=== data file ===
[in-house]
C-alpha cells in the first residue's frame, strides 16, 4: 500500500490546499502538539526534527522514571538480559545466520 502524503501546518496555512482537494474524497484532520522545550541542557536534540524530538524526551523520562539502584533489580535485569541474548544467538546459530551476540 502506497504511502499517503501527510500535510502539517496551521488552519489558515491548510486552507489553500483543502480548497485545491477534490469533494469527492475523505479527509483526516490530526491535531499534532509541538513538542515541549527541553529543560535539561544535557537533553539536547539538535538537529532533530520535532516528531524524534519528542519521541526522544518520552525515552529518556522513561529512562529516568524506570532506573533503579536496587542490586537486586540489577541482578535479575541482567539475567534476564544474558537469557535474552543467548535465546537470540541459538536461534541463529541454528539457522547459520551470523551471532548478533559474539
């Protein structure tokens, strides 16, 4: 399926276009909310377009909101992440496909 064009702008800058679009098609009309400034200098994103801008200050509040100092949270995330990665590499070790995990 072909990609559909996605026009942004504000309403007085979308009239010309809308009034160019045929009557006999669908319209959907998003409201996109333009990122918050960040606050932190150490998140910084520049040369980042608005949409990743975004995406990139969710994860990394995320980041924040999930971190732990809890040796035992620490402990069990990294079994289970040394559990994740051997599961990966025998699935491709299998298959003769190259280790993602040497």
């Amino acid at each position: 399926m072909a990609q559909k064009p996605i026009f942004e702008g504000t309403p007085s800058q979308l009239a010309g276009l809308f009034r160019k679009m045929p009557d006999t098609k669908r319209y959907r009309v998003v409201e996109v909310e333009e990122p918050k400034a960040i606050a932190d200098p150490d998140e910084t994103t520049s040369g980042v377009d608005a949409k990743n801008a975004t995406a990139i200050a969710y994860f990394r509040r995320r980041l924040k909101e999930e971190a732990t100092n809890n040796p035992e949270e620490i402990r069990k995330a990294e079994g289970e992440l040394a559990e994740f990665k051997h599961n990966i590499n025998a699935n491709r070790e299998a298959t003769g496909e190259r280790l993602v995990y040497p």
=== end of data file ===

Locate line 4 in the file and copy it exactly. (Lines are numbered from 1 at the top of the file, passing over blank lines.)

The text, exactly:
């Amino acid at each position: 399926m072909a990609q559909k064009p996605i026009f942004e702008g504000t309403p007085s800058q979308l009239a010309g276009l809308f009034r160019k679009m045929p009557d006999t098609k669908r319209y959907r009309v998003v409201e996109v909310e333009e990122p918050k400034a960040i606050a932190d200098p150490d998140e910084t994103t520049s040369g980042v377009d608005a949409k990743n801008a975004t995406a990139i200050a969710y994860f990394r509040r995320r980041l924040k909101e999930e971190a732990t100092n809890n040796p035992e949270e620490i402990r069990k995330a990294e079994g289970e992440l040394a559990e994740f990665k051997h599961n990966i590499n025998a699935n491709r070790e299998a298959t003769g496909e190259r280790l993602v995990y040497p």